Doing Laundry in 1911

16-year-old Helena Muffly wrote exactly 100 years ago today: 

Monday, August 28, 1911: I was good and mad this morning. I got tired of watching the cows all the time and then I wanted my lawn dress washed and Ruth won’t do it.

Her middle-aged granddaughter’s comments 100 years later:

Poor Grandma—she still has to watch the cows. It sounds like an incredibly boring job.

Sisters can be annoying—and refuse to do the things that you want them to do.

I don’t blame Ruth for not wanting to wash the dress. Doing laundry in 1911 was a huge process—and entire books were written about how to do it. The Muffly’s didn’t have electricity, so there would have limited the options for doing laundry.

Here are some quotes from a book published in 1911 called Laundry Work for Use in Home and Schools by Juniata Shepperd that will give you a sense of what washing clothes involved:

Prepare melted soap for the washing by using bits and pieces and ends of soap which have been left. Cut them fine, and shave up as much more as is necessary, or buy soap chips for the purpose. Place the soap in an earthen jar, just cover with water, and set the jar in the oven or on the stove until the soap is melted or dissolved. Use in the proportion of one gallon of water to one-fourth pound of soap. This should be prepared the day before the family washing is to be done.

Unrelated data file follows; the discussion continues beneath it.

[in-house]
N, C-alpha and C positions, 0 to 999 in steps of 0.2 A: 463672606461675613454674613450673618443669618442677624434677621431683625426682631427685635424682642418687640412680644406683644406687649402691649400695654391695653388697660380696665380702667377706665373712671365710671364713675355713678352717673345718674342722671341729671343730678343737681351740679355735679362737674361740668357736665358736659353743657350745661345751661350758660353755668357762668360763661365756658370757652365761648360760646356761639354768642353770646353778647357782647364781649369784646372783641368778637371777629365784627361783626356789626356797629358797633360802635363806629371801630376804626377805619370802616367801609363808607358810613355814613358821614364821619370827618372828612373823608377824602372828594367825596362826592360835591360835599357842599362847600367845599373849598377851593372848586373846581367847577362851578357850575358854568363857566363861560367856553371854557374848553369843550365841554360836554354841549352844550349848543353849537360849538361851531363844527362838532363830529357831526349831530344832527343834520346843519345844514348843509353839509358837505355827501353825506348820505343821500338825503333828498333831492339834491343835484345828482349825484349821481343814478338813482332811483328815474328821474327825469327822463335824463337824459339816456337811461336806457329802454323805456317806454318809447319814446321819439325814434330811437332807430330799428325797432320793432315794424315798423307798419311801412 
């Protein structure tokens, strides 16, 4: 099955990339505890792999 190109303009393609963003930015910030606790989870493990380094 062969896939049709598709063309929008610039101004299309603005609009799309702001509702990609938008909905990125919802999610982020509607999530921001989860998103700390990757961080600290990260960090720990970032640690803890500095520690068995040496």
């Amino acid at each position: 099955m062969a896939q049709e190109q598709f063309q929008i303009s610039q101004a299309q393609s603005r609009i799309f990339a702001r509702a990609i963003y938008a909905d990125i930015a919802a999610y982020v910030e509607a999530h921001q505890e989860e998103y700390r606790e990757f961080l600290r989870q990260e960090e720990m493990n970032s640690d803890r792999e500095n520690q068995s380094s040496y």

Portable tubs are usually made of wood or of galvanized iron. A wooden tub is heavy to handle and requires special care in dry weather to prevent its falling apart but it holds the wringer well and is easily kept clean. A galvanized iron tub is light, and not difficult to clean but does not hold the wringer unless fitted with wooden cleats and clamped to the wash bench.

Washboards are in different patterns and made of different materials. A wooden washboard probably injures the cloths as little as any kind, but is rather unpleasant to use unless one is accustomed to it. In selecting a glass or metal-covered board, choose one that is not too much corrugated, because many angles wear clothes as they glide over them.

When the washing is finished the washboard should be washed, wiped dry, and put away in a clean, dry place.

Each part of the wringer should be perfectly clean. When through using it each time, the rollers should be wiped with a dry cloth, or if much soiled, they should be rubbed with a cloth wet with turpentine or kerosene, washed with soapsuds, rinsed, and wiped dry.

When clothes have been well washed in one suds, they can usually be made clean and white by placing them in tepid suds, bringing to the boiling point, and allowing them to boil for a few minutes.

There are a few points to be remembered in preparing clothes for boiling. They must not stop boiling after they begin, and when taken into tepid water from the boiler each piece, must be punched under the water as soon as put into the tub. Exposure to the air seems to set the dirt, and cold water contracts the fibers, thus holding the dust particles, instead of allowing them to fall out, as they should when the clothes are rinsed or manipulated in this water, preparatory to the rinse water proper.

Obstinate stains on white goods may sometimes be removed by soaking the spot in turpentine, then washing, boiling, and finishing.

Clothes lines are of different kinds, and may be either movable or stationary. There are several patterns of clothes pins, but the plain, simple ones are usually most satisfactory, as they are inexpensive, easily washed when dirty, and do their work very well.

And, then the clothes would need to be ironed . . .

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